Virtual clinics are an important delivery mechanism for chronic eye conditions, particularly medical retina and glaucoma, allowing more patients to be seen in these services. Faes et al. present impressive data to demonstrate how a “virtual first” set up, in which all diabetic eye screening programme (DESP) referrals are triaged to either face-to-face (F2F) or virtual at the point of receipt, can assist in reducing overall F2F clinic demand . In this study, over 12,500 DESP referrals to Moorfields Eye Hospital were retrospectively analysed. The mean time taken from routine referral to initial assessment in the virtual first arm was shorter, and this meant that discharge back to the community from first visit was also sooner at 71 vs. 87 days for those seen F2F (all p<0.001). There was no difference in mean time to treatment for patients requiring intravitreal therapy for maculopathy and non-inferiority in terms of attendance rates. This builds on previous work by Jun et al. that found use of optical coherence tomography (OCT) to screen all diabetic macular oedema (DMO) referrals from DESP resulted in almost half (47%) being discharged directly back to screening without the need for a clinic visit .
Innovative use of newer technology
As highly respected authorities in this field, Pearse Keane and Eric Topol recently commented that artificial intelligence (AI)-enabled healthcare is approaching a pivot point, “akin to that reached by the computer industry in the late 1970s” . With this in mind, the importance of work by Heydon et al., utilising a prospective AI-enabled algorithm for automated DES across three centres, can be appreciated . Analysis of more than 30,000 patients demonstrated the algorithm to have safe levels of sensitivity for high-risk retinopathy (95.7%) and moderate to severe non-proliferative diabetic retinopathy (NPDR) (100%). Overall, the algorithm’s false positive rate was found to be just under half (46%). The authors anticipate that, of all cases screened by this algorithm, only 50% of episodes would require further human grading, without any sight-threatening disease being missed. This represents a potential major cost saving by relieving humans of the labour-intensive task of reviewing images with no or only mild NPDR, allowing them to focus on images with “at risk” features.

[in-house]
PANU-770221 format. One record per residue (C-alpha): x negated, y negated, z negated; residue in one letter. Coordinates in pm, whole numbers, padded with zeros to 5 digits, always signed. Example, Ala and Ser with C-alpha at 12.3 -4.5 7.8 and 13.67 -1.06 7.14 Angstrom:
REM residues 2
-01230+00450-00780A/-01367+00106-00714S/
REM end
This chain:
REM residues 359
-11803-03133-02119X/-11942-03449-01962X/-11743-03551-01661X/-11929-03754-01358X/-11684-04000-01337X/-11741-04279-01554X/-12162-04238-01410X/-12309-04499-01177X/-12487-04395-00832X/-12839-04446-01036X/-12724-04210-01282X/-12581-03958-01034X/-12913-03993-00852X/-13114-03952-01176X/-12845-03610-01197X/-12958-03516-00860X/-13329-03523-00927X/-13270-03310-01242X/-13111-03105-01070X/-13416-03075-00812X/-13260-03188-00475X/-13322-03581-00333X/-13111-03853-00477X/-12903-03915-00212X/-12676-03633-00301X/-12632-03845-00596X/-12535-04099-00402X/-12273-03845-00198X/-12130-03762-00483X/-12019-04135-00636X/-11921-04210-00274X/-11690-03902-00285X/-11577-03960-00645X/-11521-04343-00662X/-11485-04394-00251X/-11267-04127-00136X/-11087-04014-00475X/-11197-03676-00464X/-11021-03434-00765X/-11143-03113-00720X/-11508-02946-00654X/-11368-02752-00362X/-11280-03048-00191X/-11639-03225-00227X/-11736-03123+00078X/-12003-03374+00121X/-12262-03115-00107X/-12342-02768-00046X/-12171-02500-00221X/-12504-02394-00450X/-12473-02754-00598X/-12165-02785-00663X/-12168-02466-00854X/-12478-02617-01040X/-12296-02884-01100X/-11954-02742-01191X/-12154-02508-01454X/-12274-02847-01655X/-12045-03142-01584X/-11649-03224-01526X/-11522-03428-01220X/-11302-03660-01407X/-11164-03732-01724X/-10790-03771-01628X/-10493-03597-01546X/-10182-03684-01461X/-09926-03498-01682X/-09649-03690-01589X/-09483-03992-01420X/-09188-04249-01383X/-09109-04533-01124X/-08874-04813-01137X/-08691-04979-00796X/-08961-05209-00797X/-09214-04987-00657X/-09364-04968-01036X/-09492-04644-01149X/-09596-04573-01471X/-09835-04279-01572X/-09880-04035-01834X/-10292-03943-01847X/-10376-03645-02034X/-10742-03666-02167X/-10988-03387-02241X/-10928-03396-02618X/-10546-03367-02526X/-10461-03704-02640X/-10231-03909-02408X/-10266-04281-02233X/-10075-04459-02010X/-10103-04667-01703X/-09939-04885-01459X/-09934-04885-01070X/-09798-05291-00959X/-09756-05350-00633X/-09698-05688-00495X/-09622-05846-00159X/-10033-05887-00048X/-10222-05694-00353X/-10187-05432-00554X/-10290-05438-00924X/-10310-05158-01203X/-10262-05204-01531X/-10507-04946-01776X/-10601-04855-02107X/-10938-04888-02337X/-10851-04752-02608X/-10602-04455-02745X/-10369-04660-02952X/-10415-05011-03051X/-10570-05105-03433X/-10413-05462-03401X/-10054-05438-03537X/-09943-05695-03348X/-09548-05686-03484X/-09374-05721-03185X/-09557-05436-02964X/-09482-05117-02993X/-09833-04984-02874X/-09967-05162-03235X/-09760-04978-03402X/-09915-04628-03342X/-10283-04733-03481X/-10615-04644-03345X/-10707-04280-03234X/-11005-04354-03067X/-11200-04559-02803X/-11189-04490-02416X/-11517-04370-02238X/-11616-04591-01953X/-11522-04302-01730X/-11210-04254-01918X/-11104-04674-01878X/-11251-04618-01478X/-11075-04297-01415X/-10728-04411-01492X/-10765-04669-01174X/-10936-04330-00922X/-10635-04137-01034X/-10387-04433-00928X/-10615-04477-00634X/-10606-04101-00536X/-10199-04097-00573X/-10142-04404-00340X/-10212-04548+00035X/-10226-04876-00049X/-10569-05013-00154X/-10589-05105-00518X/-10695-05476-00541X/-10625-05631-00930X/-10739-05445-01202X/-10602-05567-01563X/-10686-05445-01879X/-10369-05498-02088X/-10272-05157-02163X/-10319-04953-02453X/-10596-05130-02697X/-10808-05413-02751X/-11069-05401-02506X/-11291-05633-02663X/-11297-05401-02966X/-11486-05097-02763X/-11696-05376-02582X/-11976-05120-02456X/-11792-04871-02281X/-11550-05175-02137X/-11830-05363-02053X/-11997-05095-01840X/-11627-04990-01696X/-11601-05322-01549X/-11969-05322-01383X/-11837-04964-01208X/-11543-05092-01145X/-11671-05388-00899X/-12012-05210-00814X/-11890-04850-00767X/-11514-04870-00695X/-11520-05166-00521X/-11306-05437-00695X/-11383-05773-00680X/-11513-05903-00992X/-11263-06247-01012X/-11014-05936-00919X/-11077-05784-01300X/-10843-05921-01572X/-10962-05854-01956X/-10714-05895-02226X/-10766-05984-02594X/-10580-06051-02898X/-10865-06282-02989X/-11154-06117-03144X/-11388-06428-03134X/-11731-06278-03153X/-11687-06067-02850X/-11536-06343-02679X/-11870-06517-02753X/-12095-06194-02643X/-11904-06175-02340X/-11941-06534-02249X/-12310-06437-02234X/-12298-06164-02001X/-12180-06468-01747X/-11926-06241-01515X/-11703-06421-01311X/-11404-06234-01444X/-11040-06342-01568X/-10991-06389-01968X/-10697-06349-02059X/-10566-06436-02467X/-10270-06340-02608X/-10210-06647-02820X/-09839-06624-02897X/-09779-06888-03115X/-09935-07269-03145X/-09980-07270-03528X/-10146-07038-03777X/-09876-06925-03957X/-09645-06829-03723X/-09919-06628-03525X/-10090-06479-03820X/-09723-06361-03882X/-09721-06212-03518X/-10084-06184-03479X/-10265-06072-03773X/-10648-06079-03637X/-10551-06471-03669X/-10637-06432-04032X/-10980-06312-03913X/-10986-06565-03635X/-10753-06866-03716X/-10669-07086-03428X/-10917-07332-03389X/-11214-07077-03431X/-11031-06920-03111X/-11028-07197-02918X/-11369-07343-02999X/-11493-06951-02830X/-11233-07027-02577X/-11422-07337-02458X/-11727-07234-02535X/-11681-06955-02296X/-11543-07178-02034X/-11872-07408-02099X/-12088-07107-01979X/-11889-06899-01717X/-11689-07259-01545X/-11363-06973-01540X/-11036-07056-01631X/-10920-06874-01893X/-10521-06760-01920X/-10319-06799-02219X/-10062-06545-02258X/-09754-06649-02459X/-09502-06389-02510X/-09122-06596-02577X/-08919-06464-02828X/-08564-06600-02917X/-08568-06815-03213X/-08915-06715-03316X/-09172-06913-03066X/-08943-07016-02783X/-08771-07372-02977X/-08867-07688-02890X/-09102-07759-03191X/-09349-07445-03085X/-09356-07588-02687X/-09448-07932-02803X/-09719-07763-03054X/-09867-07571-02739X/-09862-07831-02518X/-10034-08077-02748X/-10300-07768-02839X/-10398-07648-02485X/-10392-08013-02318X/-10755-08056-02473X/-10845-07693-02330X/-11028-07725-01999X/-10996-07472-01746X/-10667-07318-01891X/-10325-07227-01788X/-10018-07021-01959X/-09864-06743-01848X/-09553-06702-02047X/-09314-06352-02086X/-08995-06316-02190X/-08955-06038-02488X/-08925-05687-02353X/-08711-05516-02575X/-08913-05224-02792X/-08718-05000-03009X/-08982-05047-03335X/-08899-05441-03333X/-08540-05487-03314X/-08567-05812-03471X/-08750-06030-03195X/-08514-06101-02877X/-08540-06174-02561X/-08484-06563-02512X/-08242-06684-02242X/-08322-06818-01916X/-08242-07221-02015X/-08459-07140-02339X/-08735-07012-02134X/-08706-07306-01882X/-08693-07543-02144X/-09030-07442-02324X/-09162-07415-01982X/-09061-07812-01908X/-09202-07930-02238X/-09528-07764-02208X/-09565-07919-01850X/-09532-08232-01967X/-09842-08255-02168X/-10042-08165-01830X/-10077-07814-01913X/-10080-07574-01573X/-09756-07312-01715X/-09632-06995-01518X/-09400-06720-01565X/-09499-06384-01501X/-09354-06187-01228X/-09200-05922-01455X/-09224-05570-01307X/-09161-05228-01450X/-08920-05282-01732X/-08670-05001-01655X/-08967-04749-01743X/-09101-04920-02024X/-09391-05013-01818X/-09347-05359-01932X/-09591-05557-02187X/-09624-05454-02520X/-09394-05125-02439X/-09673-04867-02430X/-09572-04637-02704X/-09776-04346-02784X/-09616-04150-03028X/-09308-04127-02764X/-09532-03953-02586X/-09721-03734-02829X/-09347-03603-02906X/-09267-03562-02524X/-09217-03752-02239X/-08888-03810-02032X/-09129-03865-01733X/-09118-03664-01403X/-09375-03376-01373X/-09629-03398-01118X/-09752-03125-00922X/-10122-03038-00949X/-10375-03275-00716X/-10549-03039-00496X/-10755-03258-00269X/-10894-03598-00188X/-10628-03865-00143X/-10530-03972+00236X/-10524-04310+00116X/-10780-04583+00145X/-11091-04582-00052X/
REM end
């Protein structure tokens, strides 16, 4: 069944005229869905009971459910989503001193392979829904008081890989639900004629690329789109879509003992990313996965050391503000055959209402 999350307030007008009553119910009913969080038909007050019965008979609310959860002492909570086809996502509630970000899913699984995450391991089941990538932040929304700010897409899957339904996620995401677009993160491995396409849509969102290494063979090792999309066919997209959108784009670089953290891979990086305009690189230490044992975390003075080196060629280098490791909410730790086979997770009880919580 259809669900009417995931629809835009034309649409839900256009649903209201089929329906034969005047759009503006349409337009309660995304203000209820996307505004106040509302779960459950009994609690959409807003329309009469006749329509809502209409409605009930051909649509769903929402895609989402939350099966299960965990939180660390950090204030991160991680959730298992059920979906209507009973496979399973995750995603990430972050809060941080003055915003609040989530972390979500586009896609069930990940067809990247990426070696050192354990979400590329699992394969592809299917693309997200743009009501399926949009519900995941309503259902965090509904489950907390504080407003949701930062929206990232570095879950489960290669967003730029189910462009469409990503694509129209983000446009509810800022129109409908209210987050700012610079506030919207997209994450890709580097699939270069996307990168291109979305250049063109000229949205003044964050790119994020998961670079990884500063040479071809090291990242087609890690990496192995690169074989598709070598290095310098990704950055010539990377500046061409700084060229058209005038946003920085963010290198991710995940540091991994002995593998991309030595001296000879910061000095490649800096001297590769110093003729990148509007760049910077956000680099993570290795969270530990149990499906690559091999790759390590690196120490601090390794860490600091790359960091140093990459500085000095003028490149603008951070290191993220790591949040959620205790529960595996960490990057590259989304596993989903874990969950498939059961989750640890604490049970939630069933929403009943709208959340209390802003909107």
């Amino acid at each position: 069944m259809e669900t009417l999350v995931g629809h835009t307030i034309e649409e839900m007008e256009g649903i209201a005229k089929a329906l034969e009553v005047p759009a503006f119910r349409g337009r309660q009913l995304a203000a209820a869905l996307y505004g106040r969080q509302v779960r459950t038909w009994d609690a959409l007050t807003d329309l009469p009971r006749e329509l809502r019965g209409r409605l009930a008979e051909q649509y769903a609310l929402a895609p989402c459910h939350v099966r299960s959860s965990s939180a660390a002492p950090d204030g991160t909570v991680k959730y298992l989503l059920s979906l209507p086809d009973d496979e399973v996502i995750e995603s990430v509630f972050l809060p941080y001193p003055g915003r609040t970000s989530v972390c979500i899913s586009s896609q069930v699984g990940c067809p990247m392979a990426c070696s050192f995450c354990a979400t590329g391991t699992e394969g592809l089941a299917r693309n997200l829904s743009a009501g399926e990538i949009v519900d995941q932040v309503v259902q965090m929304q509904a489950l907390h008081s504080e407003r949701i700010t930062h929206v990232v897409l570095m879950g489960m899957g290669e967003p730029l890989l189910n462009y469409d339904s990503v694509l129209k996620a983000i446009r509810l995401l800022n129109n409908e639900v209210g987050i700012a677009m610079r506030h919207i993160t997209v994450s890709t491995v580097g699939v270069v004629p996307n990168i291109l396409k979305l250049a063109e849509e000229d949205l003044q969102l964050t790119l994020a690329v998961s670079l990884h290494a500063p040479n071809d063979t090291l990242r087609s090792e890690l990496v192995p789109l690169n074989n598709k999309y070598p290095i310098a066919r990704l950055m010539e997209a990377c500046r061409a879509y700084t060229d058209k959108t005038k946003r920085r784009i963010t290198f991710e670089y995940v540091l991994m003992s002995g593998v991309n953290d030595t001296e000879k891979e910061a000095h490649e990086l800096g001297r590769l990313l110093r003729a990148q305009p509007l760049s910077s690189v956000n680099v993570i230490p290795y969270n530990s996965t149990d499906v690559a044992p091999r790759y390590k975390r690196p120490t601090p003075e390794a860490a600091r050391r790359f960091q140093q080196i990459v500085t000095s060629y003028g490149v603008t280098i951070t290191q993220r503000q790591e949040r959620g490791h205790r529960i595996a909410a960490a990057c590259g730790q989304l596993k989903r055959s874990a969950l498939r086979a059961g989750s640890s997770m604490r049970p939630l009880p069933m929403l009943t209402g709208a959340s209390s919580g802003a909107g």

The innovative services outlined in this article demonstrate the benefits of stakeholder engagement, collaborative working and rethinking where and how care is delivered. The examples of innovative uses of workforce show the great potential of assigning new roles, either based on under-utilised existing skillsets or following on from targeted training. Lastly, the examples of innovative uses of technology drive home the fact that, while newer technology, i.e. AI-enabled healthcare, has started a revolution in diagnostics, there are also opportunities for existing technology to be better utilised to make a substantial immediate impact on the delivery of eyecare.
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2. Kanabar R, Craven W, Wilson H, et al. Evaluation of the Manchester COVID-19 Urgent Eyecare Service (CUES). Eye 2021; Open access.
3. Man REK, Gan ATL, Constantinou M, et al. Effectiveness of an innovative and comprehensive eye care model for individuals in residential care facilities: results of the residential ocular care (ROC) multicentred randomised controlled trial. Br J Ophthalmol 2020;104(11):1585-90.
4. NHS Long Term Plan:
(Last accessed October 2021).
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10. Heydon P, Egan C, Bolter L, et al. Prospective evaluation of an artificial intelligence-enabled algorithm for automated diabetic retinopathy screening of 30 000 patients. Br J Ophthalmol 2021;105(5):723-8.